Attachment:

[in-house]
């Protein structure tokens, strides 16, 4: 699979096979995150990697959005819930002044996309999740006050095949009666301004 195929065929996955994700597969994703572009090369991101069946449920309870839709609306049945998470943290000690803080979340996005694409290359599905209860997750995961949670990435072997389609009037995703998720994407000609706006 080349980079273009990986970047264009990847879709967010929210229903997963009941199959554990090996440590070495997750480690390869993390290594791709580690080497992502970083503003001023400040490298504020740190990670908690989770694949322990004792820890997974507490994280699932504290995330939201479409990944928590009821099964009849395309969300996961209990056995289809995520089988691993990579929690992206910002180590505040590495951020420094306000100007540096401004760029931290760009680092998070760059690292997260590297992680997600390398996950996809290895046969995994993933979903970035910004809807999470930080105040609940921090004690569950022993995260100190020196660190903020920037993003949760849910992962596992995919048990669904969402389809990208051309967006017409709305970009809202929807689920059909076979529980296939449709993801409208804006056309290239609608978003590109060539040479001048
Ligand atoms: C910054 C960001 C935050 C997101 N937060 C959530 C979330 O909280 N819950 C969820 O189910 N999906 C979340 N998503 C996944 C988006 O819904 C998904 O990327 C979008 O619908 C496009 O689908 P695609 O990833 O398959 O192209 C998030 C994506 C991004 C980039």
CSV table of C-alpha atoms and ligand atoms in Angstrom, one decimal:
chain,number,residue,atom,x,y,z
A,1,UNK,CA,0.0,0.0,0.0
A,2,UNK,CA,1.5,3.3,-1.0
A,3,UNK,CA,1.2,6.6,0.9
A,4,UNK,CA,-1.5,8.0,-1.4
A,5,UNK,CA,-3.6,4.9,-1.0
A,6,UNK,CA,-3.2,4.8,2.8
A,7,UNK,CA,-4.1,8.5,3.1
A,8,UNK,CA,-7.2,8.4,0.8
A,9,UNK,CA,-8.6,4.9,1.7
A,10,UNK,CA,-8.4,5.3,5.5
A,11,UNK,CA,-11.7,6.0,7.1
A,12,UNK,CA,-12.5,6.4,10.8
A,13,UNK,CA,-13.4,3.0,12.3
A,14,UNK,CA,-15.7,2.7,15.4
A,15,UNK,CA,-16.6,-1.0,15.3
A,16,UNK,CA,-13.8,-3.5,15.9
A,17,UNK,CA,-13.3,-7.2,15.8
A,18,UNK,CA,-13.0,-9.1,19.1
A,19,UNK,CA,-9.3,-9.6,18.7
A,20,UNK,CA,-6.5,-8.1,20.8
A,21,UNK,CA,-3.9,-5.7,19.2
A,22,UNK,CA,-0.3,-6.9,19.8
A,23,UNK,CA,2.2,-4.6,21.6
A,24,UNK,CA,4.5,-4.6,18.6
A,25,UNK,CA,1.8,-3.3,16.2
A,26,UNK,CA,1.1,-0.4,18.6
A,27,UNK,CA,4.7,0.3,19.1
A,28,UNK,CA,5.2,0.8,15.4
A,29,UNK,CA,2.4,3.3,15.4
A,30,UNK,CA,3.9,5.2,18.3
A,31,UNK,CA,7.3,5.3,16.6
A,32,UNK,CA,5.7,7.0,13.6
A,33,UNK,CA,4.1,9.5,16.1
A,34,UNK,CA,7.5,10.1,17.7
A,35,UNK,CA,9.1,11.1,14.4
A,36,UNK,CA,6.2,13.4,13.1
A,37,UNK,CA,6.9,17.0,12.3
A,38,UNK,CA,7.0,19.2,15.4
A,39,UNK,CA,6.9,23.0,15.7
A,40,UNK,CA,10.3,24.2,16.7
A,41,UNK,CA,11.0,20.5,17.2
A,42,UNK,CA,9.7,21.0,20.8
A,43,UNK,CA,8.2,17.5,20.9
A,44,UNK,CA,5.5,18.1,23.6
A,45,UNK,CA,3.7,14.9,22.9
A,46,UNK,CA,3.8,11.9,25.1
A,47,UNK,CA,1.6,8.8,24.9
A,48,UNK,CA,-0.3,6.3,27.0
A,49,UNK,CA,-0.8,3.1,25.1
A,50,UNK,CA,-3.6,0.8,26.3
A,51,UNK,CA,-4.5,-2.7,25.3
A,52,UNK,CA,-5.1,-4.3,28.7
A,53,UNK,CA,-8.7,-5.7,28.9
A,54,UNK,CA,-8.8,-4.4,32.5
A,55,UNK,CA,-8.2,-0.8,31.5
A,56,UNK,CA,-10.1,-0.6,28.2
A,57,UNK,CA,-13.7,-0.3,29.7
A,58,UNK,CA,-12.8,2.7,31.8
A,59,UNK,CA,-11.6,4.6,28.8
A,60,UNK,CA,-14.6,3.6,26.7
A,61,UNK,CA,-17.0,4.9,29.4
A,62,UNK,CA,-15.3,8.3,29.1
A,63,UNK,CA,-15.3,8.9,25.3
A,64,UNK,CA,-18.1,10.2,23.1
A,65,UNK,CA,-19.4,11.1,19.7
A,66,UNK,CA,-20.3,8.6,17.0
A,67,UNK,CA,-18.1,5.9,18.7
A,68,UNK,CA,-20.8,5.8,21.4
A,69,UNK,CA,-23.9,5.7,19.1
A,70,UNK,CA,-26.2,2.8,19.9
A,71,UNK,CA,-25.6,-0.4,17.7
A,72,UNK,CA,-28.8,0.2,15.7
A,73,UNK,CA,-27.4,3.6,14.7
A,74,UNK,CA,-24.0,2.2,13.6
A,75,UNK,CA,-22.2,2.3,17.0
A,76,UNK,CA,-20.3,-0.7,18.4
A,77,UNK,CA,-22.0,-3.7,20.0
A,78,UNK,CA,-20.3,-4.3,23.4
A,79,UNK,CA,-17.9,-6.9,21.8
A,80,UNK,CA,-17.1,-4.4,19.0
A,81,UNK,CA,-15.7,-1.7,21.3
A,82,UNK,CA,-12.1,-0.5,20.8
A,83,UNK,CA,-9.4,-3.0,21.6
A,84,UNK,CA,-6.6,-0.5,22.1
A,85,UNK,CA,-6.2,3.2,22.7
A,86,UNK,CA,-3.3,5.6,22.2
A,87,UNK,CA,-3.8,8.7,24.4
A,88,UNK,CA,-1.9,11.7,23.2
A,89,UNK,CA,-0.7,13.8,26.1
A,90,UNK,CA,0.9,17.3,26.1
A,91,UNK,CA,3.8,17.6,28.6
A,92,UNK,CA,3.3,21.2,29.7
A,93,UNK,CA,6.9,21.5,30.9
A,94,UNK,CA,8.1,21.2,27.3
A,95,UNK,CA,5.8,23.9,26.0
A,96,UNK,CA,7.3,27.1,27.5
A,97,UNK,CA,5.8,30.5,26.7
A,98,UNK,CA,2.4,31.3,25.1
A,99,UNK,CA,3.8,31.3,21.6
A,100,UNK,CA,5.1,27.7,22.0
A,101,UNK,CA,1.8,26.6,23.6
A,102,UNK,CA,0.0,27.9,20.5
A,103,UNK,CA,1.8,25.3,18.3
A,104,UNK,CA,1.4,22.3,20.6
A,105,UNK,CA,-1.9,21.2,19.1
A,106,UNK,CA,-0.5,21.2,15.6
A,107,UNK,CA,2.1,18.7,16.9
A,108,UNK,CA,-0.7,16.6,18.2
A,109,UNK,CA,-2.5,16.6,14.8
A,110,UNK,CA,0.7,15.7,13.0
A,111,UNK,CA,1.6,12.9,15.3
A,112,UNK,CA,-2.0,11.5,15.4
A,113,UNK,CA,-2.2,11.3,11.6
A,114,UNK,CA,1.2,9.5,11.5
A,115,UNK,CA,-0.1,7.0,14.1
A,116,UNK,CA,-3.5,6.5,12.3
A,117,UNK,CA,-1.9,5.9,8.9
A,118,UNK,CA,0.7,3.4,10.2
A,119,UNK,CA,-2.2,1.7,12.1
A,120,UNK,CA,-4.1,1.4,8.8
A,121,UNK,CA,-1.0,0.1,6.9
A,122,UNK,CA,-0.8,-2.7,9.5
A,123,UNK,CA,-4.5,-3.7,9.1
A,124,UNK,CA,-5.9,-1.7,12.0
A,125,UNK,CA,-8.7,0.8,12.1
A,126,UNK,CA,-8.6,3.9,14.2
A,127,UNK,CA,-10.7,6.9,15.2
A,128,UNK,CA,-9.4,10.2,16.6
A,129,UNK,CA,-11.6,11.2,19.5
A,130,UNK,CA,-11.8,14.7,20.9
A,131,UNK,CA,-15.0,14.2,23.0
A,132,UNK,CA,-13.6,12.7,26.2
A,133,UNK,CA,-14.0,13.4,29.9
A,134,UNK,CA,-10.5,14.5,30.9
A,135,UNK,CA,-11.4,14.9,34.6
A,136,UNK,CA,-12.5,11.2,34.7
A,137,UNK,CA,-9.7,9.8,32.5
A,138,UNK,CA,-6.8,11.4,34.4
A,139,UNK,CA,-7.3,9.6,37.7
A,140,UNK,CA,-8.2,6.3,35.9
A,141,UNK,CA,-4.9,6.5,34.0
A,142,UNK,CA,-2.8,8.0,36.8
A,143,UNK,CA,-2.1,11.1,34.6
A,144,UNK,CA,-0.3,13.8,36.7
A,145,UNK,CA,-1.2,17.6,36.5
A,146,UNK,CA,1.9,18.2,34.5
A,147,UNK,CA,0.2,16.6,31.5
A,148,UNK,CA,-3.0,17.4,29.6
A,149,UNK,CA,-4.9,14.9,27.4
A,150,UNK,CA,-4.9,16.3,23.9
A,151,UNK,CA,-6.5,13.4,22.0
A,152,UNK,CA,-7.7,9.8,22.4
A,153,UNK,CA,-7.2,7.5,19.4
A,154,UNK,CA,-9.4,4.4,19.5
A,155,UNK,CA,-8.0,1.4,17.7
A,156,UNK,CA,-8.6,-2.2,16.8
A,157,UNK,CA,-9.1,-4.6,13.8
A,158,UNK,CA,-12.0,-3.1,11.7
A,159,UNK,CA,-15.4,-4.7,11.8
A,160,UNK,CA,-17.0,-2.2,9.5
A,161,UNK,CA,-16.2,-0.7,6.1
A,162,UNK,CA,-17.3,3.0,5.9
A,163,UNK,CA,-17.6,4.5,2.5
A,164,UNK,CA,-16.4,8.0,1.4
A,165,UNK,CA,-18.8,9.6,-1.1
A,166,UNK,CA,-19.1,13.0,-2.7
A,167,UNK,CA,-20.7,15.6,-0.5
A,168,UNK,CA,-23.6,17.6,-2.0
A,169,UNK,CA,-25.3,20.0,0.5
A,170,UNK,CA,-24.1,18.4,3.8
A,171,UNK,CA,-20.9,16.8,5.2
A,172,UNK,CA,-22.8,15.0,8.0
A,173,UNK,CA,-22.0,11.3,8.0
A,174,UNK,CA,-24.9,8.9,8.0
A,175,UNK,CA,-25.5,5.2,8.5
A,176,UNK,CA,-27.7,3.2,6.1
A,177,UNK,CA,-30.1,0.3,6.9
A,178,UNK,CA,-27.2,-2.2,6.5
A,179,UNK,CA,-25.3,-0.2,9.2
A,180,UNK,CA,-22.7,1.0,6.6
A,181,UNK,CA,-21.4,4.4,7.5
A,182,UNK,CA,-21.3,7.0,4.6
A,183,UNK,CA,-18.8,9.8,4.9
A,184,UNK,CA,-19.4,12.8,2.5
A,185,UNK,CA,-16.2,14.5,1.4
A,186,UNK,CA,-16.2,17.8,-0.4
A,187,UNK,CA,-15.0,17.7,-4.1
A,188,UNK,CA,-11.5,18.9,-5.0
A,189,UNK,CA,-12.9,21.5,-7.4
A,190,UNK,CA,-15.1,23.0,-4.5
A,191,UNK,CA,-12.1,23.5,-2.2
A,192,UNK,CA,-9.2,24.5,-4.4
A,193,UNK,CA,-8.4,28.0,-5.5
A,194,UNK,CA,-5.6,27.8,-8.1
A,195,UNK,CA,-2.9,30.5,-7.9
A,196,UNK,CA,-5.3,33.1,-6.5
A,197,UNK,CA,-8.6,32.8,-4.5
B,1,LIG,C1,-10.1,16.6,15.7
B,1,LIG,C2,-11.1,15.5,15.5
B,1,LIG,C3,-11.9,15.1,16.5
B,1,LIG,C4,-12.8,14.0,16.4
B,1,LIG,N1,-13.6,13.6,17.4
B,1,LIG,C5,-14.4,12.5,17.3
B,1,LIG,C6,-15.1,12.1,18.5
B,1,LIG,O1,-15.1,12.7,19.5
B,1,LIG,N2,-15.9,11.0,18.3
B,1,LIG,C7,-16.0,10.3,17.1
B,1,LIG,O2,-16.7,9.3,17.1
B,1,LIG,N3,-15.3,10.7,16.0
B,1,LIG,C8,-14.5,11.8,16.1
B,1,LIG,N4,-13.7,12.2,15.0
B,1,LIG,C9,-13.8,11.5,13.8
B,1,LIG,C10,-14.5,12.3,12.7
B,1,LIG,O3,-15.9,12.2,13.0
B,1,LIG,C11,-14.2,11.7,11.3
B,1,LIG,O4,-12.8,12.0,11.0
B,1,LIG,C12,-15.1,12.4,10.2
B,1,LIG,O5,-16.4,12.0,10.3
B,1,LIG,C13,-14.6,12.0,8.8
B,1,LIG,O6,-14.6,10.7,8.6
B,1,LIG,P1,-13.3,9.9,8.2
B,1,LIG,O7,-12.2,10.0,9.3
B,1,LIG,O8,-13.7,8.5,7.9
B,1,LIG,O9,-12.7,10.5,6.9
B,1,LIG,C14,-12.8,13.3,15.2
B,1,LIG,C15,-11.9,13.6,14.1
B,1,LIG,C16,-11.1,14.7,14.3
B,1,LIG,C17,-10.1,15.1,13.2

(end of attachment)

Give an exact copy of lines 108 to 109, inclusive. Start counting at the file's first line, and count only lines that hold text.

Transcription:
A,103,UNK,CA,1.8,25.3,18.3
A,104,UNK,CA,1.4,22.3,20.6